Methodology of Zandan Poll

zandan-logo(Community Matters) received a note from a friend who took exception with Peter Zandan’s poll’s finding that Austinites satisfaction w/ our city is high and not dependent on socio-economics – that Hispanics are even happier than Whites. The friend who wrote to challenge this finding is close to the ground in Austin’s Hispanic community so I definitely wanted to check out 

Peter is a long time friend & mentor. I admit to discussing some questions and issues prior to the poll going to the field and to having access to results prior to its release. I don’t recall any discussion about the issue of Hispanic satisfaction, however. Caught Peter on his way out of town this morning and an associate was kind enough to summarize the poll’s methodology. The methodology looks really sound – much more so than most polls. [Peter’s reminded me – the poll is of Austin metropolitan citizens – not targeted to voters.]

High-level Summary

The Zandan Poll took great care to be as representative as possible of the Austin population.  In order to do that, an online panel was utilized, a very acceptable and standard practice for modern survey research  (see note below).  The Poll includes large numbers of respondents in each target group (i.e., 184 Hispanics).  Additionally, in order to ensure representativeness, the results were weighted to match latest Census information. Weights for most polls are as high as 1 person being “weighted up” to represent 7 people in the final results.  The weights in the Zandan Poll are extremely modest in comparison, for instance Hispanics have a weight of 1.4 (details for other groups shown below).

Detailed Summary

There are three aspects of sampling that are critical to the validity of any poll:

1.     Sample source

2.     Raw sample composition

3.     Weighted sample composition

For the 2014 Zandan Poll:

1.       Sample Source:  The objective was to be as inclusive as possible.  Over time, researchers have grown concerned that telephone interviewing is no longer as representative as online interviewing, especially among certain demographic groups who do not maintain landlines, move often, or have opted into do-not-call lists.  The Zandan Poll was conducted using an online panel.  The Austin Internet project ( found that 94% of people in Austin have Internet access at home, compared to the nation as a whole at 78% (Nielsen).  This is not including those who have access to the Internet via smartphones, where Hispanics have more likelihood of having a smartphone than the general population (Pew Research,  12% of the respondents took the Zandan Poll on a mobile device.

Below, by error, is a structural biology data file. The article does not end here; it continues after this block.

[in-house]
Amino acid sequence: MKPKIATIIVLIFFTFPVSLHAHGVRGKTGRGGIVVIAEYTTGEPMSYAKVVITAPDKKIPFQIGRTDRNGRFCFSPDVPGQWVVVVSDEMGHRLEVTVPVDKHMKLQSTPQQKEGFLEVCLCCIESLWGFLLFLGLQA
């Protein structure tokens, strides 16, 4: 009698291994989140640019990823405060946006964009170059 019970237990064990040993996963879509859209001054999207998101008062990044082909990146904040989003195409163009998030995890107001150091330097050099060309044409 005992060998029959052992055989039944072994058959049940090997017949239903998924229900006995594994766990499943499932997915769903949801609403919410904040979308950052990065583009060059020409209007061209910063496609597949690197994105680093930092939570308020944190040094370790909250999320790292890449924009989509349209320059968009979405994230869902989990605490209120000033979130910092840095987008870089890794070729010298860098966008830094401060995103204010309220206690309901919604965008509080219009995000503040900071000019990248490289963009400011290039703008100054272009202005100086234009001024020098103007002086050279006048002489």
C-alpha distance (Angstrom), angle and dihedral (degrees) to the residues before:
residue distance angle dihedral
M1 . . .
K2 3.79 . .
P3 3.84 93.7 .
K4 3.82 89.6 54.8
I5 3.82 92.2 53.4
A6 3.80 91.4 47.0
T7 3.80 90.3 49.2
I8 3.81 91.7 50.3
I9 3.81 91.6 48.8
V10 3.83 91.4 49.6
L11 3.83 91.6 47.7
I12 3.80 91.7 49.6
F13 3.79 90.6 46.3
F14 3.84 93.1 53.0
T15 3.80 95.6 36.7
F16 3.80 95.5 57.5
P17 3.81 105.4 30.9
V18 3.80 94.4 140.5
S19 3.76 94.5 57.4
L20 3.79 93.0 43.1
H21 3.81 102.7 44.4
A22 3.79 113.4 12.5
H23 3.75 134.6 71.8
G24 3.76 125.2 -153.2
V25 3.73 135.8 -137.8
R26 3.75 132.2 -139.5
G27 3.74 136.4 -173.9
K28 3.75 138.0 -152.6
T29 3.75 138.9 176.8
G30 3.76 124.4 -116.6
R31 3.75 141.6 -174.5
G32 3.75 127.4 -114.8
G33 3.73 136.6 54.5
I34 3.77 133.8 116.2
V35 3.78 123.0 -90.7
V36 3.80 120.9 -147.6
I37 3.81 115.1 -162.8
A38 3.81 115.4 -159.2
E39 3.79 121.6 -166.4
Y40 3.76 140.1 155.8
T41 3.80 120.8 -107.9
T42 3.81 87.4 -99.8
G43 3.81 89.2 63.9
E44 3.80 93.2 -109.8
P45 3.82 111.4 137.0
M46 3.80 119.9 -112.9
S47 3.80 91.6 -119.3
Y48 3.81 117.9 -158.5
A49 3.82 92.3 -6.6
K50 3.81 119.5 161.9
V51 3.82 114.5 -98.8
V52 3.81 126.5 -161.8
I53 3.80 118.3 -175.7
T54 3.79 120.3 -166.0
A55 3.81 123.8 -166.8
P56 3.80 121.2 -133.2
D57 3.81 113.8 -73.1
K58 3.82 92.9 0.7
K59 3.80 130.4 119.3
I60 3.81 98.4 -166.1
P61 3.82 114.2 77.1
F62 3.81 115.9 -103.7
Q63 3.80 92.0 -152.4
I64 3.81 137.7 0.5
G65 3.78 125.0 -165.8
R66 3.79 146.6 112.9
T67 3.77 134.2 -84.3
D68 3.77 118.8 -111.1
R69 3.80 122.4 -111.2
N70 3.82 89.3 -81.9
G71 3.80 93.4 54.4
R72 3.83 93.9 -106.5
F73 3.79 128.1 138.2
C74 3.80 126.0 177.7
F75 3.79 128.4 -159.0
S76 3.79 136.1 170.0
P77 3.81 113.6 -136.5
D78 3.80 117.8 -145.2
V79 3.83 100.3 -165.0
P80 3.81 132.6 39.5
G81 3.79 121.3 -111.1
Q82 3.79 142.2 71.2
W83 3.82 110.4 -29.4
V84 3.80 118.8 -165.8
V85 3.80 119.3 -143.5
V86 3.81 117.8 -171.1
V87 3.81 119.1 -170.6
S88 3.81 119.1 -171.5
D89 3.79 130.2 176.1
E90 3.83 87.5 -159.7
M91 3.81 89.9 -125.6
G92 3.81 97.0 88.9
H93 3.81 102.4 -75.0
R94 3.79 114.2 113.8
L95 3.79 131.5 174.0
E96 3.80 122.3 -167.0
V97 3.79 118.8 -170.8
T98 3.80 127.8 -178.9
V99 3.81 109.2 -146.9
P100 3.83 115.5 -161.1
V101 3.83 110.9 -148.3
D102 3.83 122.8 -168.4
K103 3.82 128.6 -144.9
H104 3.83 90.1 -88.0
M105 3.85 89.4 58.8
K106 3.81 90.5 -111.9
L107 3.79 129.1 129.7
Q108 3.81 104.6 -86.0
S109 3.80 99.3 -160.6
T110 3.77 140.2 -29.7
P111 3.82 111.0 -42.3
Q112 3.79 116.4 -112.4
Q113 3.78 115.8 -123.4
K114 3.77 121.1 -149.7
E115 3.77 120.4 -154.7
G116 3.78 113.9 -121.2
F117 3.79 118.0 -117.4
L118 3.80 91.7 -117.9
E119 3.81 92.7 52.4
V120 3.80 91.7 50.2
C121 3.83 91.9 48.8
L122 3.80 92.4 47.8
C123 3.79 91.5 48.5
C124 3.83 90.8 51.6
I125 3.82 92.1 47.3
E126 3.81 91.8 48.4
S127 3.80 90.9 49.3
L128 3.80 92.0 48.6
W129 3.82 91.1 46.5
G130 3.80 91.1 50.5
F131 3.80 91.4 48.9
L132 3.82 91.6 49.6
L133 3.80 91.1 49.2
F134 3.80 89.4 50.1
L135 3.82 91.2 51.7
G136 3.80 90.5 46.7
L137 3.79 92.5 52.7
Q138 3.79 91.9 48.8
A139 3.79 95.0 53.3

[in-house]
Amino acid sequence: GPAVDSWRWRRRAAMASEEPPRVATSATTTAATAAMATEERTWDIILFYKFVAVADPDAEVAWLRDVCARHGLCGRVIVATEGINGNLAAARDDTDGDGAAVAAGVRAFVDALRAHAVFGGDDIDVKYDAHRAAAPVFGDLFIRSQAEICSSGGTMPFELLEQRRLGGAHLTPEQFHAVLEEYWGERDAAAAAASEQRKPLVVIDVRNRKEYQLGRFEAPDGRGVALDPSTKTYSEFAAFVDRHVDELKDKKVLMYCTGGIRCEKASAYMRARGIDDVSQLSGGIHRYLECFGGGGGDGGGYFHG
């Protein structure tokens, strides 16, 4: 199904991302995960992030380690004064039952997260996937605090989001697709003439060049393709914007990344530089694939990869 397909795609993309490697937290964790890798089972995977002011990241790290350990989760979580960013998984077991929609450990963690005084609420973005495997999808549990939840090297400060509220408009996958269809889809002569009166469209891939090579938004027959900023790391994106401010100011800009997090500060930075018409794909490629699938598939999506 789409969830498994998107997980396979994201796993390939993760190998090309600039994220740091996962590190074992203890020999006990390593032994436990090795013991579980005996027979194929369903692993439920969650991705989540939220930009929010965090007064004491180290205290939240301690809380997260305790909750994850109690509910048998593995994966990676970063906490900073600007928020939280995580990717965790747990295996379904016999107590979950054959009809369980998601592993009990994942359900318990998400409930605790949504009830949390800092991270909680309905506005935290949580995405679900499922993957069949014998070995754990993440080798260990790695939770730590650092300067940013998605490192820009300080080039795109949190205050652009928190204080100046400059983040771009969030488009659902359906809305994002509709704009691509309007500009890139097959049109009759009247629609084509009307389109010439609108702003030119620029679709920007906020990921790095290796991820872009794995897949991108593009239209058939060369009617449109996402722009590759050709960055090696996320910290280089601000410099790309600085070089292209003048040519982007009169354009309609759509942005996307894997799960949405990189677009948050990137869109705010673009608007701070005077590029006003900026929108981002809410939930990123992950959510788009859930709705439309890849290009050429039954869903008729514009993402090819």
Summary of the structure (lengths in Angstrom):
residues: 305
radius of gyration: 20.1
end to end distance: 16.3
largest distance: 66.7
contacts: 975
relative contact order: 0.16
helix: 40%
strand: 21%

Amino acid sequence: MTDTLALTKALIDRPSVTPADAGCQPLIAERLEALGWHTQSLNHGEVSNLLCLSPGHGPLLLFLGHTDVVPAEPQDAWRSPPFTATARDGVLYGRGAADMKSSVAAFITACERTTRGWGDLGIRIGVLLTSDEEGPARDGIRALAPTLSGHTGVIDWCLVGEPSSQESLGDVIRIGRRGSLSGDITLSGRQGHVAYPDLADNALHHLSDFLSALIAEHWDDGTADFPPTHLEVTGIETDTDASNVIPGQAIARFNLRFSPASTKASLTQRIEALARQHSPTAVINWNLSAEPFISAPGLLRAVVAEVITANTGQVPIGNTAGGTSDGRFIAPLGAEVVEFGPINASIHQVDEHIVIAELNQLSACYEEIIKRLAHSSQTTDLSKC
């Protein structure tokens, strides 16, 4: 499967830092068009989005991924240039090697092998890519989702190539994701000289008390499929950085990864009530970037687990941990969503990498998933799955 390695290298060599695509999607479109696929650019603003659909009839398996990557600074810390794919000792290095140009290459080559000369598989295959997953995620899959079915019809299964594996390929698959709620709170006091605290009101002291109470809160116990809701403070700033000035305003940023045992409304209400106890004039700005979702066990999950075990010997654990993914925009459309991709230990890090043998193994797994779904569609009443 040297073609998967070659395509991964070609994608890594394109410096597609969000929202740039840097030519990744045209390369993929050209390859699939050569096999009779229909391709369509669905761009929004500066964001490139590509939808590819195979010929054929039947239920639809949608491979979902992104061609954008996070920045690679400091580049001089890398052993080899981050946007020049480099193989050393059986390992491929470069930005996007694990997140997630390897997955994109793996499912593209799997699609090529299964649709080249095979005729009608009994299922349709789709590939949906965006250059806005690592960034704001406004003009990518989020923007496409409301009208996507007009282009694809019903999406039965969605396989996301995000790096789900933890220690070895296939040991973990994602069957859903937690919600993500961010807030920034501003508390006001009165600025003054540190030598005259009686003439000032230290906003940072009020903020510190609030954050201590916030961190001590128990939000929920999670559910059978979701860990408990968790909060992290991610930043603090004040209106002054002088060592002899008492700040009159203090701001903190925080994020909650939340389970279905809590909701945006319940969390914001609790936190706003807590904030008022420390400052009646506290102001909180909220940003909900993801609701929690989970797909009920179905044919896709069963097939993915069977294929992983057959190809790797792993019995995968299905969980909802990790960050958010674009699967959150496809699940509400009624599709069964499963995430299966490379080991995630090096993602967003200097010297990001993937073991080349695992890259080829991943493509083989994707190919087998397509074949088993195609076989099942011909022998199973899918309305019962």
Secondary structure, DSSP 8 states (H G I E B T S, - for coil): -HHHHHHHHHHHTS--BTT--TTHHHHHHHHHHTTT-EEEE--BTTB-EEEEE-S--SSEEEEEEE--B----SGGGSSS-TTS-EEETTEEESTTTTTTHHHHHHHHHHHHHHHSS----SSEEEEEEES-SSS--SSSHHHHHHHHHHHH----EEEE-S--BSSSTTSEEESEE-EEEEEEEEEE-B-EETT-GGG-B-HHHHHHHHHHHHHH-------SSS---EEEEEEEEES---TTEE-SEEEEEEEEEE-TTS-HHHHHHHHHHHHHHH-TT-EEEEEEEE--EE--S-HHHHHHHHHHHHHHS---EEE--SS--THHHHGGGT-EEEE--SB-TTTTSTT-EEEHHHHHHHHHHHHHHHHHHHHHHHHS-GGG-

2.     Raw sample composition:  Almost all polls are weighted (described next).  However, to ensure validity, it is critical that the raw number of respondents in any given cell is robust.  In the Zandan Poll, for instance, there are 184 respondents who indicate they are Hispanic.  While this is slightly below the targets from the Census, it is a strong underlying number.

3.     Weighted sample composition:  In polling, the data is weighted based on key variables so the resulting data is representative of all groups in the right proportions.  The measure of how much weighting is needed is easy to evaluate.  For any group, it is simply the weighted number of respondents divided by the unweighted number.  Said another way, you are calculating a ratio for how many people each underlying person in the data set represents.











S5. What is your gender?













Most polls have larger weights than were required for the Zandan Poll.  The recent Texas Tribune allowed weights as high as 7.0 in recent polling reports.  (   The Zandan Poll average weights by select subgroups weighted are:

·         Hispanics, 1.4

·         Household income < $25K, 1.6

·         Age 65+, 0.8

·         18 to 24 year olds, 1.3

While these groups were indeed weighted up, the size of the weight was not overly large and the unweighted base was substantive in its own right.

Dever, Rafferty and Valliant (2008) found that “statistical adjustments can reduce, if not eliminate, coverage bias in [Internet surveys]” by using sufficient demographic variables in the post-stratification weighting, including education and children in household (both of these included in Zandan Poll weighting).  Between the large Internet penetration in the Austin area, the ability to weight to Census on key variables, plus scholarly research showing the validity of this approach, the concern of excluding potential non-Internet respondents is reduced.  Additionally, studies have shown that respondents, when given the choice, widely prefer an online study to a phone-based one (Hogg, 2002).

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